He's now moved back outside. He will play the outside guy where Donte (Moncrief) was last year. He should see more explosive plays. He had some, but in our stuff, he probably didn't get asked to do that a lot last year, but he will this year.

On cyclical world of college football and lack of star quality in the Southeastern Conference:

I don't (think the SEC takes a step back). If you just look at the way all of us have recruited, if the recruiting services are close to being right, there are a lot of players who are going to be on the field who we don't know about. Right now, there's not the star power that there has been the last couple of year, but it will be back very soon.

Auburn head coach Gus Malzahn, Kentucky head coach Mark Stoop and Ole Miss head coach Hugh Freeze discuss the state of the SEC on College Football Live. Here a few highlights from Freeze:

On recruiting:

"We're a unique staff that has a core values that attracts a certain type of kid. We had the early opportunity to play for us because of what we inherited when we got there. Kids are drawn to that. And if you ever get a kid on our campus, we have a chance. It's one of the most beautiful places in the world, and our facilities have been upgraded to be top notch. They see the passion and love we have for what we do there. Hopefully, it transcended into helping them become the type of men they need to be in life."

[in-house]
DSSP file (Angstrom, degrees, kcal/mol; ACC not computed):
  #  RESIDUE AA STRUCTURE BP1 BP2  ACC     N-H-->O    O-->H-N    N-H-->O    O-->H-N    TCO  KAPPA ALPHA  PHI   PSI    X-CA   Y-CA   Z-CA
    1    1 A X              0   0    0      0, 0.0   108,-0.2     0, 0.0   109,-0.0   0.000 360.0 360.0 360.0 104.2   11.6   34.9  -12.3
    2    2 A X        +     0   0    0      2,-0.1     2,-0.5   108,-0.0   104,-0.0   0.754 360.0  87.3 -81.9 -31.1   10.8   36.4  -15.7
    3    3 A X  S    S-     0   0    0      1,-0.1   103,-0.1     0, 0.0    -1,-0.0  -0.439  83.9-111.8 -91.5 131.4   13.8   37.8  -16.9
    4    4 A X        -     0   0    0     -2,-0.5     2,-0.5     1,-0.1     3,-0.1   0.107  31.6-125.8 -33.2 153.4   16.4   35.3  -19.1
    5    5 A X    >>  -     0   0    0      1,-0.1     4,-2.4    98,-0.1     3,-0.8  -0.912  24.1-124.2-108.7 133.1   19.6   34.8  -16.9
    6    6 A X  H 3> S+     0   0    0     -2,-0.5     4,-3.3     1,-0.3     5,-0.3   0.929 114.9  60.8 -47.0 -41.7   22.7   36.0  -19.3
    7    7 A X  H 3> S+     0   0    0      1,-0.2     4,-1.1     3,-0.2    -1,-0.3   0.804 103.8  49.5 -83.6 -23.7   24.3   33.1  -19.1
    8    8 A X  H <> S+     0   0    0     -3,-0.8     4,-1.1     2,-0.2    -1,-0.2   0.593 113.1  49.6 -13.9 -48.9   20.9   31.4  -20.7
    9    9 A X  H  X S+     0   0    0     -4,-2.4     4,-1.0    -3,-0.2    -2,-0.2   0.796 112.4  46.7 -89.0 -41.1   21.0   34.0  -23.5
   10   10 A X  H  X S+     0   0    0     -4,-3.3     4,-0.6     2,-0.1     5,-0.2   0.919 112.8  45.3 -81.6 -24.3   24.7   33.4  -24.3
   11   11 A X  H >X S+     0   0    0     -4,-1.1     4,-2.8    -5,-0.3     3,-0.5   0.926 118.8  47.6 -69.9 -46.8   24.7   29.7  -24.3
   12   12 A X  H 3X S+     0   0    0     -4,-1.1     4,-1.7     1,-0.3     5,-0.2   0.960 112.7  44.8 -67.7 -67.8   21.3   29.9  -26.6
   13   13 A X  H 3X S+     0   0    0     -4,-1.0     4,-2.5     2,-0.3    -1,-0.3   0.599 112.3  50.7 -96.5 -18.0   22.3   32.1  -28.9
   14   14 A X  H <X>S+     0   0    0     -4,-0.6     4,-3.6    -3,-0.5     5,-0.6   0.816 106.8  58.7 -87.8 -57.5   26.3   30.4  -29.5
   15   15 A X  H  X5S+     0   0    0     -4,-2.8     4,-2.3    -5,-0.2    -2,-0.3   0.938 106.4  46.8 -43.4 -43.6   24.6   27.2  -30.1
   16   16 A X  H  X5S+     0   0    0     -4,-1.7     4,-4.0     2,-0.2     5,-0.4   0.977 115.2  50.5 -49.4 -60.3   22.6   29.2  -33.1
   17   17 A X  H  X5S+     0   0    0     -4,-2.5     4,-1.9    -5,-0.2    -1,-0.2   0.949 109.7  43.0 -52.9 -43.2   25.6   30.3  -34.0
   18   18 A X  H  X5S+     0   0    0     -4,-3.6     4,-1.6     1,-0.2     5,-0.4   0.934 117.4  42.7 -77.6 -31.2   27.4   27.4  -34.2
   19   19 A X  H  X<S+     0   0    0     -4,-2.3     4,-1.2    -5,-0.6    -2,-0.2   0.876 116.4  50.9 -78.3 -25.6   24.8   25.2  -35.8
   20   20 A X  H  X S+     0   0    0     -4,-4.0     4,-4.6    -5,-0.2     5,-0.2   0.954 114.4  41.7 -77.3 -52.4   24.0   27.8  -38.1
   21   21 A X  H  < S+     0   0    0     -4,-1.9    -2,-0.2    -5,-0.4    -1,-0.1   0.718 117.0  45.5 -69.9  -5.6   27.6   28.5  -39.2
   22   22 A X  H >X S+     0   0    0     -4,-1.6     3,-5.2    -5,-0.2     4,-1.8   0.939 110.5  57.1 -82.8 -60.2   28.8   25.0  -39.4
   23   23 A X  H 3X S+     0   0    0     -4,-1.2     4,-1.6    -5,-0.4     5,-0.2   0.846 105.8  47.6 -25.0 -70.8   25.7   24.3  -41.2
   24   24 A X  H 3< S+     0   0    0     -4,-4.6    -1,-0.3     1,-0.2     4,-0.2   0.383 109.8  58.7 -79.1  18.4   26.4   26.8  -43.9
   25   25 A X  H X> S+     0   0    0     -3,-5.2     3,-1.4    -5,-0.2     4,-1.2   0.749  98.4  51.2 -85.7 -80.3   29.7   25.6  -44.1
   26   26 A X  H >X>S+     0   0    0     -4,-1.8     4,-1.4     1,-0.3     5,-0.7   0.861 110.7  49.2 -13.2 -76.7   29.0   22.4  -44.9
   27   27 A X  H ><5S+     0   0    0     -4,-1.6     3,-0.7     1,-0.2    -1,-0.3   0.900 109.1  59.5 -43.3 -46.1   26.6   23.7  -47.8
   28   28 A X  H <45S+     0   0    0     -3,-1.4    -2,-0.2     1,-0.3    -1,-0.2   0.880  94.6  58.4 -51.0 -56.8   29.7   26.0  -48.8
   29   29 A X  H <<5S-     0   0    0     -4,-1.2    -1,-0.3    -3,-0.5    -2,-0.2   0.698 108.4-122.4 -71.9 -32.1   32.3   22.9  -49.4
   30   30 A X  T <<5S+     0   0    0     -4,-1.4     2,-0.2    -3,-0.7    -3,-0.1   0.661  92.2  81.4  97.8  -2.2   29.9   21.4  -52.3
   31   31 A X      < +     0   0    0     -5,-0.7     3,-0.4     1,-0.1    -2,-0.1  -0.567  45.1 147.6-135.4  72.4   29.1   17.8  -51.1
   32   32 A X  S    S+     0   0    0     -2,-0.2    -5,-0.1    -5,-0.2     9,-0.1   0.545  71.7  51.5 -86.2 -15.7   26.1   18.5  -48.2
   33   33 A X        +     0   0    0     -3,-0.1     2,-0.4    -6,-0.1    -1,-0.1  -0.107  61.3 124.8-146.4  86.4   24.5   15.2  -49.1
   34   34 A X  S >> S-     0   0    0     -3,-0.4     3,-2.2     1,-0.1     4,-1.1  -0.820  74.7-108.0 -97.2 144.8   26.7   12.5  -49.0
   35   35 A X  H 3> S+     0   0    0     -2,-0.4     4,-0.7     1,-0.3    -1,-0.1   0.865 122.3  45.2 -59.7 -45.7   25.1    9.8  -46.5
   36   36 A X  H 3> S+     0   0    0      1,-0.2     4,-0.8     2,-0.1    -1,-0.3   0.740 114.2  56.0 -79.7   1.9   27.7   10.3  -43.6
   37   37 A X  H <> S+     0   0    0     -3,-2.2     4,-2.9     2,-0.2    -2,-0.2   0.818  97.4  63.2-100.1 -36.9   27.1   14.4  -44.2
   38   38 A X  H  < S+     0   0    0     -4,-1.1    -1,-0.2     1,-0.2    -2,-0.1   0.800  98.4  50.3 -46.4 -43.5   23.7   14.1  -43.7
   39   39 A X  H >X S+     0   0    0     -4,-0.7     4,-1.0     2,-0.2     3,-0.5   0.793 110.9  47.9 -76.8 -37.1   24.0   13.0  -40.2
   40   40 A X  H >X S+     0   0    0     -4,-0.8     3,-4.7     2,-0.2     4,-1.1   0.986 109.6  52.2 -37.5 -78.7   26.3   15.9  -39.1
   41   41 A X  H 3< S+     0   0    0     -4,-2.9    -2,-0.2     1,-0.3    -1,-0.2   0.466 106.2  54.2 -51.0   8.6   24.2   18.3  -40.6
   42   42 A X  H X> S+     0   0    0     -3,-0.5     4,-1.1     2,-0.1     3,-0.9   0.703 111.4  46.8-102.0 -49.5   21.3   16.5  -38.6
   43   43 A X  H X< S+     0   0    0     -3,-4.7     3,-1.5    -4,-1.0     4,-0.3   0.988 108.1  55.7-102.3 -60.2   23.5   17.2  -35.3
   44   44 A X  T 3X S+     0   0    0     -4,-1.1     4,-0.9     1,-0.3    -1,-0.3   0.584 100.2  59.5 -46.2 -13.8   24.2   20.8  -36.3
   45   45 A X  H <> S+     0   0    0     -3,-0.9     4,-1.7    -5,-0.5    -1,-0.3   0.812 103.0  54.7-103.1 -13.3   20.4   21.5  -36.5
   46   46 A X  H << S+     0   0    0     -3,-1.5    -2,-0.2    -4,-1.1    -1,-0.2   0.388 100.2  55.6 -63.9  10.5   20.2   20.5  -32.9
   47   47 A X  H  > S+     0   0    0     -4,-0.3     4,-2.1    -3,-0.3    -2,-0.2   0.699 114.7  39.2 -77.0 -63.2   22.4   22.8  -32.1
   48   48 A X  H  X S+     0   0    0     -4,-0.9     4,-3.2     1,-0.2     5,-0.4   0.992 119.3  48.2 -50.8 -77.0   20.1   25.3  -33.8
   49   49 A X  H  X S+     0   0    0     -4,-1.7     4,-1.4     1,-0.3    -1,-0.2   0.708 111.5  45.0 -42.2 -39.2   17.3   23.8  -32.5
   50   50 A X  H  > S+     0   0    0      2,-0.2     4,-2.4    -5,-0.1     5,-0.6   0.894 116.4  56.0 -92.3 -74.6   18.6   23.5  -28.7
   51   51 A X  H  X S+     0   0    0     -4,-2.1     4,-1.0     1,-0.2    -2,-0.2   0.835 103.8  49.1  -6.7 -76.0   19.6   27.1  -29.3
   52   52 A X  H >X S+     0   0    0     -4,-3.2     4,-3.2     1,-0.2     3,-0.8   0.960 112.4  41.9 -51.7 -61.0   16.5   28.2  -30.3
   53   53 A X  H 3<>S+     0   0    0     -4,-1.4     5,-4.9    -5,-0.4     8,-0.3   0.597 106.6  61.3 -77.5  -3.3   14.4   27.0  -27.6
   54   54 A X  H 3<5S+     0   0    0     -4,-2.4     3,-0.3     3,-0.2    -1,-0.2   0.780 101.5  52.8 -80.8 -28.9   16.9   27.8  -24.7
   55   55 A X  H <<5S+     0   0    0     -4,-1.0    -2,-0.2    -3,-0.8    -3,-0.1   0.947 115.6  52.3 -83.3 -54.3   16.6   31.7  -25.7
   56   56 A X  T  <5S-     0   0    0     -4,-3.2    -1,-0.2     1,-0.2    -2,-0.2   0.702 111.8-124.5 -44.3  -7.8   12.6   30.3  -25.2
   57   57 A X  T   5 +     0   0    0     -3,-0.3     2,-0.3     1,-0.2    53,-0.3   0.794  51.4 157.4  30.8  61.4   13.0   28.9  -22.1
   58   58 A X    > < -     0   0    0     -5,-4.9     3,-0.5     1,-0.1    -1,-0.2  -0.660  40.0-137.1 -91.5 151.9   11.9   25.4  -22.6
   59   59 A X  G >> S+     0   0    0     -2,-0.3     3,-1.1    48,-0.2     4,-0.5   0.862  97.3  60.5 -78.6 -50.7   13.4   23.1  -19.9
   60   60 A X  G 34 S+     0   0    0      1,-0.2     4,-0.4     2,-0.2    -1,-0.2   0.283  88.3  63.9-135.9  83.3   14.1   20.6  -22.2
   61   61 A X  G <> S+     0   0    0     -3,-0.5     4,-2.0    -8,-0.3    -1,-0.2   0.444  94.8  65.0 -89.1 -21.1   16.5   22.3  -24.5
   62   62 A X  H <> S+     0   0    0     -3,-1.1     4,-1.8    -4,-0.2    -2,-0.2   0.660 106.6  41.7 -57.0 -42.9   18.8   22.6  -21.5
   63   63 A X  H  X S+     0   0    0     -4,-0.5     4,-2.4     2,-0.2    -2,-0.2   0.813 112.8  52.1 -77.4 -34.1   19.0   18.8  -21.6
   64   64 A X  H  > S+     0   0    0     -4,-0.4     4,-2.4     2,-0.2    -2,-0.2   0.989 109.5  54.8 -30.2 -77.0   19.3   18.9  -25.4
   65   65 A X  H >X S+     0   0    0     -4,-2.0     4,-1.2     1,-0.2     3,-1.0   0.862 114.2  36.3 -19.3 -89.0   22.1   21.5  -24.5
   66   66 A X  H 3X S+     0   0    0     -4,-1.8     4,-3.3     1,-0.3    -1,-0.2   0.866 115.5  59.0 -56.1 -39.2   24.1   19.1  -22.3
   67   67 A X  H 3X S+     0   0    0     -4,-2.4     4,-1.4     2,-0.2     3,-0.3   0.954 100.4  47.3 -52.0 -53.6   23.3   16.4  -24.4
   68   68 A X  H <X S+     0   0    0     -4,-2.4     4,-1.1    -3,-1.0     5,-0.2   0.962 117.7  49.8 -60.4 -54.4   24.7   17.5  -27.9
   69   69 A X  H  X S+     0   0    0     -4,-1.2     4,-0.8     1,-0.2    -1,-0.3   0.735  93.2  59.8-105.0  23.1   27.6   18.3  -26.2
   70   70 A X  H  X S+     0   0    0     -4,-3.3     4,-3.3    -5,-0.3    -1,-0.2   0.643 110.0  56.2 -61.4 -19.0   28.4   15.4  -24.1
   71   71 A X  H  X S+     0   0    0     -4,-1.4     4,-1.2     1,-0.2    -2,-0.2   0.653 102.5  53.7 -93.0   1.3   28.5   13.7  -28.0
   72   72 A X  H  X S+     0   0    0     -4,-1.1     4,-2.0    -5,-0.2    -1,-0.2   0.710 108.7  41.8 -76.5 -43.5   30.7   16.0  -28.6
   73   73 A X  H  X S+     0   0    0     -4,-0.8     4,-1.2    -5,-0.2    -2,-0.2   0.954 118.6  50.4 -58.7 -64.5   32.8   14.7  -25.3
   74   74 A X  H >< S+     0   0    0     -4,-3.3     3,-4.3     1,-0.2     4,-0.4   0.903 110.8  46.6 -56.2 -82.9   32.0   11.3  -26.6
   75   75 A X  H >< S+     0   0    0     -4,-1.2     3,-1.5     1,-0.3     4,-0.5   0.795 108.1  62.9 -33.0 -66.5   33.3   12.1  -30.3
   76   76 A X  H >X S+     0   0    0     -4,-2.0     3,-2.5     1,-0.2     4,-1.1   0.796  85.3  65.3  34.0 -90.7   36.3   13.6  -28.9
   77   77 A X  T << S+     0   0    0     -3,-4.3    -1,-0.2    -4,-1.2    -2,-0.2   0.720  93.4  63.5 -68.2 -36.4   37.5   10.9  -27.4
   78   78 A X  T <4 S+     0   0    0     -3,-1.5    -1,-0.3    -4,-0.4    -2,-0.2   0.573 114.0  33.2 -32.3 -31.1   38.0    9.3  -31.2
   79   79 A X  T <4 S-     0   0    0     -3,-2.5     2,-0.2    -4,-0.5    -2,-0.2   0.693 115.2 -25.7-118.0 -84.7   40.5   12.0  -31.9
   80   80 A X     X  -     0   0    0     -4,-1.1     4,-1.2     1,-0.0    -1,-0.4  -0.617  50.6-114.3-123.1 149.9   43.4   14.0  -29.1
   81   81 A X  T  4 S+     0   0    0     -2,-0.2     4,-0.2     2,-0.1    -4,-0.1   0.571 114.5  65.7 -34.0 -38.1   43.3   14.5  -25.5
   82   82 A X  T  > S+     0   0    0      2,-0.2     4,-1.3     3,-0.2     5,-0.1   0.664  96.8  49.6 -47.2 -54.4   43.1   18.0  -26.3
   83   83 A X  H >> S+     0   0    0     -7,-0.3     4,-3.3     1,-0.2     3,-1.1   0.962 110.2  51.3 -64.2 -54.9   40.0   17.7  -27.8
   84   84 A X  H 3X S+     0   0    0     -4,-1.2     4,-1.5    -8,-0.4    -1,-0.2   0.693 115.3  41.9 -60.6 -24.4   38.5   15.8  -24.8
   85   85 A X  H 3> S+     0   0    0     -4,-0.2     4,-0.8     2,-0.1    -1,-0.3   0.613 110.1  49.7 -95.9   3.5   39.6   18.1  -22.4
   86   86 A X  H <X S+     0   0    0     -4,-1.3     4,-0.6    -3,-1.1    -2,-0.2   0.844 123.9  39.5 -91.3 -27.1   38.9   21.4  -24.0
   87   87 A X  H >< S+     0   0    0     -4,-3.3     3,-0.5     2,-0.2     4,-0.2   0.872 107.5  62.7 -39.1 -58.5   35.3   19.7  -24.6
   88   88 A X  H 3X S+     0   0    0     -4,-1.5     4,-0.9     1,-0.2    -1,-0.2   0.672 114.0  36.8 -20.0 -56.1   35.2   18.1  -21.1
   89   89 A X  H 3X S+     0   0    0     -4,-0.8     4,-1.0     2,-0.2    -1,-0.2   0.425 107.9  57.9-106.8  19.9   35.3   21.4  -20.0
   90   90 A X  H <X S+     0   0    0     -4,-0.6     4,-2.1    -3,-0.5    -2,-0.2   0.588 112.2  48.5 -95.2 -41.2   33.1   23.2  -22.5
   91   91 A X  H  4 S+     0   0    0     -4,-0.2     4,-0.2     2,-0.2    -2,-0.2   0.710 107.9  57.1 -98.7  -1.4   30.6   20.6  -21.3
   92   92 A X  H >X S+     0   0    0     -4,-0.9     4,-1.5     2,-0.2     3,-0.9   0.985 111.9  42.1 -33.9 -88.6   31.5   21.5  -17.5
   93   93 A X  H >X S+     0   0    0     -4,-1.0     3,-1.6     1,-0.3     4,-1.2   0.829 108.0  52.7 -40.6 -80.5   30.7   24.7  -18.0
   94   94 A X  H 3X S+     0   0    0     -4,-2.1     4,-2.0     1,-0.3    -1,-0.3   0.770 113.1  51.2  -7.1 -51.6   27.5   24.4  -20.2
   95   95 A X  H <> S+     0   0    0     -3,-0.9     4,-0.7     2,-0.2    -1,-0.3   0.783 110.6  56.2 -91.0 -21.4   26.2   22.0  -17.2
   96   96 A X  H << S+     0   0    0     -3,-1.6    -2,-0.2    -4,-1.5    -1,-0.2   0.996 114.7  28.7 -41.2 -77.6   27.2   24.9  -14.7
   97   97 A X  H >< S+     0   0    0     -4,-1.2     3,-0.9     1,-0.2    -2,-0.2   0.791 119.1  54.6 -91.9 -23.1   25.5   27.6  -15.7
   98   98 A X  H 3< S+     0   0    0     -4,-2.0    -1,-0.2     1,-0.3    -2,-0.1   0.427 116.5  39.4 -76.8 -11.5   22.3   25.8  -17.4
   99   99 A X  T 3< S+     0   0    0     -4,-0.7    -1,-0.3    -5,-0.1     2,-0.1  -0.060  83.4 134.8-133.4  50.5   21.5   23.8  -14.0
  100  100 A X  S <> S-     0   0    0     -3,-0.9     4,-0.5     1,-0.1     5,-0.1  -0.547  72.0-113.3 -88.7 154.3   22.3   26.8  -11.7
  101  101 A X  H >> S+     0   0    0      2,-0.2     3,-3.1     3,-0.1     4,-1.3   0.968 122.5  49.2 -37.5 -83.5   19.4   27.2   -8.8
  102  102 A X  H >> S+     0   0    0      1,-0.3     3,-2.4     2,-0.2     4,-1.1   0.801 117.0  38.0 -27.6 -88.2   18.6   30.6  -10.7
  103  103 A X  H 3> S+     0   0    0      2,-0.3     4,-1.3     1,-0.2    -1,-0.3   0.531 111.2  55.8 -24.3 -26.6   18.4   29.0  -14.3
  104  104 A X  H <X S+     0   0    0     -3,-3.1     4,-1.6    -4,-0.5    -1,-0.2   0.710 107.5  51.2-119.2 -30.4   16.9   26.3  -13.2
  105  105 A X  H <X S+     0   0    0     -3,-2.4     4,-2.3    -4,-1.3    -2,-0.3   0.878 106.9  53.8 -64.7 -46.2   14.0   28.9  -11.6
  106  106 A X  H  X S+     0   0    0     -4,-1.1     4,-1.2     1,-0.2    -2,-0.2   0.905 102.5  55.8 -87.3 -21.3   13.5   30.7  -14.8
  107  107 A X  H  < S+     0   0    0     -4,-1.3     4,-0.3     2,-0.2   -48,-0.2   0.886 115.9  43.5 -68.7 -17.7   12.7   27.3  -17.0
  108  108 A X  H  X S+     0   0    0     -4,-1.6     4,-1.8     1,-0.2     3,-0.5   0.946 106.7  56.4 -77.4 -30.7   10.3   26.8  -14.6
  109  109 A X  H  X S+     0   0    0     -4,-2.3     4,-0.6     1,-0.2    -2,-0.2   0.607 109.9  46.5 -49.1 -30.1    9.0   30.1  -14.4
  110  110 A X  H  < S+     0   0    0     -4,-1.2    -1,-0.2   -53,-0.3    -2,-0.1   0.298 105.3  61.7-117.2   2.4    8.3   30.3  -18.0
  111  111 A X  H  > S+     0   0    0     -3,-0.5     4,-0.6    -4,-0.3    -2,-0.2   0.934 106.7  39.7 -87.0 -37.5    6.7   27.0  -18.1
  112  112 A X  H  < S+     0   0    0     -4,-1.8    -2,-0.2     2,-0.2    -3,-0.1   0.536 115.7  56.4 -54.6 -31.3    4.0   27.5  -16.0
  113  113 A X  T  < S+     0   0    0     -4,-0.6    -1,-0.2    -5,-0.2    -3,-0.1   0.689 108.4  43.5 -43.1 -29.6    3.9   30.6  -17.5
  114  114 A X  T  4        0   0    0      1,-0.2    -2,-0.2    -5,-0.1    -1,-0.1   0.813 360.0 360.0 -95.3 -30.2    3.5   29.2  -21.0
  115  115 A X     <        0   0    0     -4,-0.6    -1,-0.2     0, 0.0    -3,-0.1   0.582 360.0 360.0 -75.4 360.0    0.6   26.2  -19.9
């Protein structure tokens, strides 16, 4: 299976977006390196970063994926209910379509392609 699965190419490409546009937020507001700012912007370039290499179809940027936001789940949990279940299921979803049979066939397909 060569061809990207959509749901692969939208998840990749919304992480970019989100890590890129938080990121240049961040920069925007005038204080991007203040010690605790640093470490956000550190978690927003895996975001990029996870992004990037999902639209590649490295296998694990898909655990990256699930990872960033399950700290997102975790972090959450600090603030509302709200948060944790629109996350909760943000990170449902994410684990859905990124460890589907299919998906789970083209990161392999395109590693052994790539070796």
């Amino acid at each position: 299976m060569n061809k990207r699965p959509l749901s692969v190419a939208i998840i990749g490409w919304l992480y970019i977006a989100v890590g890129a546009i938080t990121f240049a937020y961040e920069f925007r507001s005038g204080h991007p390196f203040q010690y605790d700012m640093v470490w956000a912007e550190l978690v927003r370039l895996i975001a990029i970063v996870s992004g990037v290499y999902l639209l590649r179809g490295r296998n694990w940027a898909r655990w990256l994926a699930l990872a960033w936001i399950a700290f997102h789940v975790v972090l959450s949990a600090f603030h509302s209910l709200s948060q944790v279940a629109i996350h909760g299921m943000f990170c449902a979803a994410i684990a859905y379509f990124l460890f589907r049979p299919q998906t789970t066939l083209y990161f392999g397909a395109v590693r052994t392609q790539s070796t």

On expectations:

"I'm determined that I won't let pressure definite how we go about doing things. I do know that we're good enough now to be relevant in the SEC West. What that means in the win-loss column, I have no idea, because no one is backing up, but we closed the gap to where we should in the factors of who wins this league."

Ole Miss took its turn at the annual SEC Media Days on Thursday. Joining head coach Hugh Freeze was senior quarterback Bo Wallace, junior defensive end C.J. Johnson and senior safety Cody Prewitt. Here are a few related SEC Media Days links to videos and stories:

Freeze explains common factor in SEC turnarounds, writes Chris Vannini of Coaching Search